Member: Is there a way to contact you after this program?
Breus: Go to the WebMD Sleep Disorders message board. I am happy to answer all questions on the message board whenever possible. I try to answer questions each day, but sometimes it may take a day or so. Please be patient with me. I am looking forward to hearing from you.
Member: I am unable to fall asleep at night, most times at least until 3 a.m. and then wake up two to three times before getting up. I arise usually by 7 or 7:30 a.m. Is there any hope for my sleep disorder? This is making me extremely lethargic and agitated.
Breus: Probably the best thing to do in this situation would be to consider seeing a sleep specialist who should be able to determine why you may not be sleeping. However, I would also consider our sleep hygiene recommendations which you can find on the message board under Dr. Mike's FAQ's.
Member: What about people who work the night shift and then change to a day job; could this mess up sleep habits?
Breus: This is actually quite common and extremely poor for your internal biological sleep clock. Many people can do this for a time but eventually it catches up with them. I would consider taking only one job or at least one work schedule.
Member: What are your opinions on melatonin?
Breus: Pharmaceutical grade melatonin has been shown to be extremely effective in helping people sleep as well as resetting their internal biological clock. However, most melatonin these days is non-FDA regulated and oftentimes extracted from cow vomit. Thus I would be skeptical about using it.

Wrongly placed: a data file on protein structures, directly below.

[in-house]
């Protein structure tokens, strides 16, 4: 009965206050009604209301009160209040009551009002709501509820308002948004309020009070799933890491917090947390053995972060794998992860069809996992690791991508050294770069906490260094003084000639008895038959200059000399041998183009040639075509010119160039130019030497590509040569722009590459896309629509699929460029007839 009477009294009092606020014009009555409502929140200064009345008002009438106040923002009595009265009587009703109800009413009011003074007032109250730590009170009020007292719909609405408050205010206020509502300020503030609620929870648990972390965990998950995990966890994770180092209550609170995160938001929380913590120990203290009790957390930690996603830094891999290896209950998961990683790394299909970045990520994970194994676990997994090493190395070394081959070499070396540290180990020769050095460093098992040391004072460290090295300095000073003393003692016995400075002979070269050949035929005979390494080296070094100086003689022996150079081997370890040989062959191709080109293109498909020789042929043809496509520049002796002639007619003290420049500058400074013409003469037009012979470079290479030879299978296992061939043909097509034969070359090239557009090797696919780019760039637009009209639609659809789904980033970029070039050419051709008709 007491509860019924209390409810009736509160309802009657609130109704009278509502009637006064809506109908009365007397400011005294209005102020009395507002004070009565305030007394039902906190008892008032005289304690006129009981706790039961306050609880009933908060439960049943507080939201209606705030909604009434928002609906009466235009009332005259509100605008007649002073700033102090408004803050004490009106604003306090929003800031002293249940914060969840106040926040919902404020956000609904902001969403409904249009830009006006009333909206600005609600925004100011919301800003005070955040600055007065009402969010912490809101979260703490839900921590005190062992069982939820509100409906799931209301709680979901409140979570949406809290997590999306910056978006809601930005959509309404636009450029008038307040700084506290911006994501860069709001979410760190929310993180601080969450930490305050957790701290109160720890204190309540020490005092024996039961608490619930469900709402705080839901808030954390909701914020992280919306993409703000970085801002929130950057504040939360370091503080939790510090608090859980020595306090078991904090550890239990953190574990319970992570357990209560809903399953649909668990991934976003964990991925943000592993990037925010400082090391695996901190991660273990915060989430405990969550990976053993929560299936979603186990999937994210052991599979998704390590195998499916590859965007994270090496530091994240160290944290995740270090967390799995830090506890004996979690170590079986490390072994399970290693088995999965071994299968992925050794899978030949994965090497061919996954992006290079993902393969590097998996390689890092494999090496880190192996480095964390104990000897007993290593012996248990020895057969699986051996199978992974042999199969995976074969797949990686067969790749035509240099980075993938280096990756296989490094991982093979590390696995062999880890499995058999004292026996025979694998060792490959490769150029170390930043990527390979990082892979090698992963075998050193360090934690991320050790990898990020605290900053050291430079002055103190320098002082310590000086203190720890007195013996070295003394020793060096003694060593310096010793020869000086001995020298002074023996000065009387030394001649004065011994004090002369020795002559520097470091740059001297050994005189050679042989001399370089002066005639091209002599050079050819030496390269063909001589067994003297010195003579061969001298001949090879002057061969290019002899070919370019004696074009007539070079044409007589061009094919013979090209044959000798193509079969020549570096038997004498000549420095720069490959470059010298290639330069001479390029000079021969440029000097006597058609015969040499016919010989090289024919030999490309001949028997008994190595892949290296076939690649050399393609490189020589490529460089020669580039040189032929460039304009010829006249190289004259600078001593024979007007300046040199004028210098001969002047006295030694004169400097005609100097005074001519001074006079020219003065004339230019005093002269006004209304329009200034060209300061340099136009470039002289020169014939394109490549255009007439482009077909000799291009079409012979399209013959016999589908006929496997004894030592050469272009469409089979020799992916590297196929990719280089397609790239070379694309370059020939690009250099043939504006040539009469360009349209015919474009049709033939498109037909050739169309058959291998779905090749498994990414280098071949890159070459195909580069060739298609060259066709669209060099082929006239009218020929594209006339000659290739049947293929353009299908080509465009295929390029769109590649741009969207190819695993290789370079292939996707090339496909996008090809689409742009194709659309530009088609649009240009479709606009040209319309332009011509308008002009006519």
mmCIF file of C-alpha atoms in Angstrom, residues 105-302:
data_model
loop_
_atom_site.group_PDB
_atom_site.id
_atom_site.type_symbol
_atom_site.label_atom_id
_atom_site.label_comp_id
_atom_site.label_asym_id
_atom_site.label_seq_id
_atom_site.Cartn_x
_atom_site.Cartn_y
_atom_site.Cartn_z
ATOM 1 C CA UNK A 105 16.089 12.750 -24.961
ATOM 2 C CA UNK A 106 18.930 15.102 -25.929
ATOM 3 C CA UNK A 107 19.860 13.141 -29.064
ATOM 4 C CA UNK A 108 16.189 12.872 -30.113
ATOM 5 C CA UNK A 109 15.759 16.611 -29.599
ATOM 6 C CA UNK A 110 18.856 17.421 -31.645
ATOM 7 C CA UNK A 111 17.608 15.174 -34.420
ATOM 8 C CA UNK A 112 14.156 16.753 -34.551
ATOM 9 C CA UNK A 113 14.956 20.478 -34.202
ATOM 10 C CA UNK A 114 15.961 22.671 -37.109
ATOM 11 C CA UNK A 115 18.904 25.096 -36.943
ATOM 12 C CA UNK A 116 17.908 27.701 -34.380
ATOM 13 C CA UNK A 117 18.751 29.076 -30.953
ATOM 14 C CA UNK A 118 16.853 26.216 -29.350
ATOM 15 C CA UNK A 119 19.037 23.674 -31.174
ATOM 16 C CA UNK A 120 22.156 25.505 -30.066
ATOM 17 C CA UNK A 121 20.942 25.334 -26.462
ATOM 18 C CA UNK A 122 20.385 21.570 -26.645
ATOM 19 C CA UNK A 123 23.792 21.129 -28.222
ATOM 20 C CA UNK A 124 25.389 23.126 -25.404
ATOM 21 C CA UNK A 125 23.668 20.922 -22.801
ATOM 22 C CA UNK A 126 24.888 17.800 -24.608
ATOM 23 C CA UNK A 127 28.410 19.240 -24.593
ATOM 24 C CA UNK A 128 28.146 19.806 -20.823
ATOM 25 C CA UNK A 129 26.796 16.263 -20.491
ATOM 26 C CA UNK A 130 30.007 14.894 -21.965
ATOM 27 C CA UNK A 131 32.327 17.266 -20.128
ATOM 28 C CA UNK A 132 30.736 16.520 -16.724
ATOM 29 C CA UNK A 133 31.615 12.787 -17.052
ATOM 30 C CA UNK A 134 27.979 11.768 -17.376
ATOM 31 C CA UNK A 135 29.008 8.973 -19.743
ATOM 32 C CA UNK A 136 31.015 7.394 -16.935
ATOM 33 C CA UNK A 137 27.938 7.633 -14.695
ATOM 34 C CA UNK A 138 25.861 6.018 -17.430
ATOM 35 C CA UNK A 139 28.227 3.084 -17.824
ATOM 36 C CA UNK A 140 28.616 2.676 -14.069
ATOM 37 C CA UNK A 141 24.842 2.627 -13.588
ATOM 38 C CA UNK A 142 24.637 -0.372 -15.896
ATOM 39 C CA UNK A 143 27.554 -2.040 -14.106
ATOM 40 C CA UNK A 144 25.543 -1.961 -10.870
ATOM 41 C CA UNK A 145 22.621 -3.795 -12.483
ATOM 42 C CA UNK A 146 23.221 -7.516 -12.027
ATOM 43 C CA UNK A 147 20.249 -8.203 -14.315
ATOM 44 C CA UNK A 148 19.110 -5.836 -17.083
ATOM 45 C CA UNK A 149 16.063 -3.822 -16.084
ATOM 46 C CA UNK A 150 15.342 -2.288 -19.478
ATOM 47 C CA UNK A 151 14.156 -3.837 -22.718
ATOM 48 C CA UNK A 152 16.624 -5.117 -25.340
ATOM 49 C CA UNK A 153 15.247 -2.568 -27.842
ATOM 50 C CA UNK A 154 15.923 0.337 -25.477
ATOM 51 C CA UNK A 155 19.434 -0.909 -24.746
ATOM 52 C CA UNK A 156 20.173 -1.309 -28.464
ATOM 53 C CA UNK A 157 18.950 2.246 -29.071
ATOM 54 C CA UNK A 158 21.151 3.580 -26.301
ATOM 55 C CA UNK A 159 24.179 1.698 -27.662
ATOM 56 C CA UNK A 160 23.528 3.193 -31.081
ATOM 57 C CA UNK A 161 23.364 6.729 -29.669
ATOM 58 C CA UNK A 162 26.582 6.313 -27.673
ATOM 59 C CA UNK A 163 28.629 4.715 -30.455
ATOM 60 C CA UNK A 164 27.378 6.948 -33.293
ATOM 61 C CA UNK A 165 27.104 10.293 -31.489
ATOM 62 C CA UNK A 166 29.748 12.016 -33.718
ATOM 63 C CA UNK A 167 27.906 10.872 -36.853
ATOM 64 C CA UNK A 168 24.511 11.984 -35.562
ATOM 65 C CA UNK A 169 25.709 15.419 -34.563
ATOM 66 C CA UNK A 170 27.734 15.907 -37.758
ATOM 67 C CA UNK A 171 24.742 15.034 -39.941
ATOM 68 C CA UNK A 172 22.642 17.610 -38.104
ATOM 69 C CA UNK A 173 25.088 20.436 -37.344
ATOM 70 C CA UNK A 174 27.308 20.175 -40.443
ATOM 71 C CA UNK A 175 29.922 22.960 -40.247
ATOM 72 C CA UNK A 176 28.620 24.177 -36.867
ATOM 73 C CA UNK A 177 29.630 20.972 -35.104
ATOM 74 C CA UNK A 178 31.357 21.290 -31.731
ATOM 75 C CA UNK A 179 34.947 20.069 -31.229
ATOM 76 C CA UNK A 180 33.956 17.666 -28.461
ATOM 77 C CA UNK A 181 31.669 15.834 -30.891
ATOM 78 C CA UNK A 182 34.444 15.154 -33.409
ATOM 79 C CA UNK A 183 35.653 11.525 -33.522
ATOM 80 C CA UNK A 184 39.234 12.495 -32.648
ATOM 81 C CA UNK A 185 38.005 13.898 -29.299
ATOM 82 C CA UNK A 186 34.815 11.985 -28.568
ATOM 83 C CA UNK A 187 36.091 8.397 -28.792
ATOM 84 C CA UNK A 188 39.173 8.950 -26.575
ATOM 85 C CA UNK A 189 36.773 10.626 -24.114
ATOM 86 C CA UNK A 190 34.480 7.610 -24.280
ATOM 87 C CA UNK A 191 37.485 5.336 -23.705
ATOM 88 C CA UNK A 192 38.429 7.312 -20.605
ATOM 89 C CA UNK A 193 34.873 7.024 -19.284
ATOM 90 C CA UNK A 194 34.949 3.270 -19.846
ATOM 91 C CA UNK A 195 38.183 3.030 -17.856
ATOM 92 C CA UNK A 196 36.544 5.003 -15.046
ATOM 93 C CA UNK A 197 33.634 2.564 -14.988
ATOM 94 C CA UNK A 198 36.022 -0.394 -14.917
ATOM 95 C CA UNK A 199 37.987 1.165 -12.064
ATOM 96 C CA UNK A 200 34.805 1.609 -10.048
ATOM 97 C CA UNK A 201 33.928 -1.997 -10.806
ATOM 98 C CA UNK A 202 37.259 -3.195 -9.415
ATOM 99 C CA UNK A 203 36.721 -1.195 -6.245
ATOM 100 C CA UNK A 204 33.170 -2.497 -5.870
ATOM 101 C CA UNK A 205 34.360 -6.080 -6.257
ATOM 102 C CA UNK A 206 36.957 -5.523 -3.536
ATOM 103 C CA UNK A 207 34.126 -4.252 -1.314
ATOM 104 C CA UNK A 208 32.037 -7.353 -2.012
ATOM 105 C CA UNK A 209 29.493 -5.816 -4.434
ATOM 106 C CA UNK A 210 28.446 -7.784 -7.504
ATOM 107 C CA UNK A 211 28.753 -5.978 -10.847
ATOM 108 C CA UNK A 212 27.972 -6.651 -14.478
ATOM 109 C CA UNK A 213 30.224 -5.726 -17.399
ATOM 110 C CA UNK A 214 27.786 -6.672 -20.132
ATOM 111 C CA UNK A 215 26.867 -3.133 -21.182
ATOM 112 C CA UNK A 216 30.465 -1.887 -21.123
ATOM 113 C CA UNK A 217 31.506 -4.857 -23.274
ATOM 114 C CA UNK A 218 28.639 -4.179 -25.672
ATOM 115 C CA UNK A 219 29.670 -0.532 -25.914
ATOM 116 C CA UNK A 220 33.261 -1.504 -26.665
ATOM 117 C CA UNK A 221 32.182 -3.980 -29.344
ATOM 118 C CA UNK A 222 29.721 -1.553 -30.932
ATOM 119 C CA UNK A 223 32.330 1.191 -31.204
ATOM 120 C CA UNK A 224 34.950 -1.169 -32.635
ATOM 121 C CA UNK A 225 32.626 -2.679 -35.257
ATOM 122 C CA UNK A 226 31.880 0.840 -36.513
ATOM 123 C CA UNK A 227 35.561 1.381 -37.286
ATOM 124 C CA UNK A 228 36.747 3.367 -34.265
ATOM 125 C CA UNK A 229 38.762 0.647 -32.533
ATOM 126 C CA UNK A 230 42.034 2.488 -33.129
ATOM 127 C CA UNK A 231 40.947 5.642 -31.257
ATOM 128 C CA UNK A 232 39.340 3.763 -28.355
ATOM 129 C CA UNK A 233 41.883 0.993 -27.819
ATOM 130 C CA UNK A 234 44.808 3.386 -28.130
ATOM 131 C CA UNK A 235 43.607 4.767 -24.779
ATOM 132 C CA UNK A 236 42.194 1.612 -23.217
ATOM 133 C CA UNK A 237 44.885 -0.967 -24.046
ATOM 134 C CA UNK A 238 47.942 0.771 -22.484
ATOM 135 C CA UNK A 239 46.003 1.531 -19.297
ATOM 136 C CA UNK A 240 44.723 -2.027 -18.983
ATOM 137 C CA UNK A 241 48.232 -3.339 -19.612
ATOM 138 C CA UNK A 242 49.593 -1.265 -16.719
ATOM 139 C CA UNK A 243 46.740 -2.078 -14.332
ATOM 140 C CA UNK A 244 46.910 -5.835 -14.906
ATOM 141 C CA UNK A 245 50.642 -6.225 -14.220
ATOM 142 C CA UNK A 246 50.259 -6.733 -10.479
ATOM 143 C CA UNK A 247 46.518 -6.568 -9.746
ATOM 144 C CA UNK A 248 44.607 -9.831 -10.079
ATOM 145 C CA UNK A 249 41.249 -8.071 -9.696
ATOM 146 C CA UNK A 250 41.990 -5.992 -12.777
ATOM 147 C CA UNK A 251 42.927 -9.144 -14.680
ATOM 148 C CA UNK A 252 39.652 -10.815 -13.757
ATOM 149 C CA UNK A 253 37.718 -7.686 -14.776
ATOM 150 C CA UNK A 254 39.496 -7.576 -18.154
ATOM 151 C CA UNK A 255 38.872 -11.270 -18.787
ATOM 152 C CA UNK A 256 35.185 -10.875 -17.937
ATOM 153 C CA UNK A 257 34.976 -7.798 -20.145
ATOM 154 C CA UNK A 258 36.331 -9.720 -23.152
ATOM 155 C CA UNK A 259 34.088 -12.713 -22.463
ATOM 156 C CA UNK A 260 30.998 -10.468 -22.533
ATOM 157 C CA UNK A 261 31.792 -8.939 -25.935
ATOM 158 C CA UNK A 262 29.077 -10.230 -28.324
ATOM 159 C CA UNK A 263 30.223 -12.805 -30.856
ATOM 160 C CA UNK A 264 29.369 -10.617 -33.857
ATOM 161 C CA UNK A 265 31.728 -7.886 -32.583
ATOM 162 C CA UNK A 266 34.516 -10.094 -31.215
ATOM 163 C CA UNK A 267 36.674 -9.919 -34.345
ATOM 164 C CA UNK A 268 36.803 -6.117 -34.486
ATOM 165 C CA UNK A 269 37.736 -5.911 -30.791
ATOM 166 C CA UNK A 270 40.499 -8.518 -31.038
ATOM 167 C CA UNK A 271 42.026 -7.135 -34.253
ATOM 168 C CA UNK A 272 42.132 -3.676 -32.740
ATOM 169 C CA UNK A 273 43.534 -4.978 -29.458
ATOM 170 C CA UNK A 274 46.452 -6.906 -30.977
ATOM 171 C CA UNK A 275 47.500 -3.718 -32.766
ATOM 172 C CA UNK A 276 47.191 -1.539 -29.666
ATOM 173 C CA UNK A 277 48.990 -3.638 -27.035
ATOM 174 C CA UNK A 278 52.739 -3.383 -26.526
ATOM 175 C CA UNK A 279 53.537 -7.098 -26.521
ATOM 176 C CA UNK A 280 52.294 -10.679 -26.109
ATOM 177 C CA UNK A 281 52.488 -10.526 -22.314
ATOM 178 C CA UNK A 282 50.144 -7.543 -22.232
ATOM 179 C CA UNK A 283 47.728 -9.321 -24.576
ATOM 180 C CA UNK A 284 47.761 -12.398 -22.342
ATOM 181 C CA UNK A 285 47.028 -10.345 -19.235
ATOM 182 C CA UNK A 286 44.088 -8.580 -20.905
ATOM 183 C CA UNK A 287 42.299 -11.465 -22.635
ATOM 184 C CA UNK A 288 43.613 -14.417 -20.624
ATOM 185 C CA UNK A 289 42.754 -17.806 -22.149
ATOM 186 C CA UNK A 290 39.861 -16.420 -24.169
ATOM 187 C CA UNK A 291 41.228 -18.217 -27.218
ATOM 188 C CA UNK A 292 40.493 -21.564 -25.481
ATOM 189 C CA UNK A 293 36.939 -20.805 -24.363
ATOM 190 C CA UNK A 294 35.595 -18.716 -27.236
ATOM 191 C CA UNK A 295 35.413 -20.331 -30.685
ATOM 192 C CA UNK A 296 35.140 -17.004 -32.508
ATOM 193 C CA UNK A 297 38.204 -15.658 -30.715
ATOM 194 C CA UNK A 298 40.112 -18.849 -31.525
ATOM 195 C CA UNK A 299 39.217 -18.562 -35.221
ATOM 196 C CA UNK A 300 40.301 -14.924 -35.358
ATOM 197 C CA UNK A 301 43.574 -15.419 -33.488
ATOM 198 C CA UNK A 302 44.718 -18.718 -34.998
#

Member: Do you recommend LAUP surgery? Are there any major negative side effects? I have heard a 33% chance of not much success.
Breus: Depending upon the circumstance, LAUP can be extremely effective. However, it is best to be identified by an ENT physician as to whether or not one is a candidate. In general, LAUP is 50-60% effective for curing obstructive sleep apnea. LAUP is laser assisted uvula pharyngioplasty, and it's a technique that's been used for the past five years for sleep apnea surgery.
Member: Is it OK to eat dinner an hour and a half before bed? Or will that keep someone awake?
Breus: It depends on what you eat. If you eat anything with caffeine or high volumes of sugar, it may, in fact, keep you awake. And alcohol, although helping put you to sleep will keep you in the lighter stages of sleep and will allow you to wake easily.
Member: Is it common for Sonata to not help?
Breus: Sonata is an extremely fast-acting sedative and if it does not work in the first 15-30 minutes, it may not be effective. It was originally designed for individuals who wake in the middle of the night to go back to sleep. Don't be discouraged. Just speak to your physician. You may need to try something else.
Moderator: We are almost out of time. Before we wrap up for today, do you have any final comments for us, Dr. Mike?
Breus: Thank you for attending this chat. I look forward to answering your questions on the message board here at WebMD, since we provide the highest quality health information in the world. Thanks again from Dr. Mike.
Moderator: Unfortunately, we are out of time. Thanks for joining us, members, and thanks to Michael Breus, PhD, ABSM, for being our guest. For more information, visit his sleep disorders message board here at WebMD.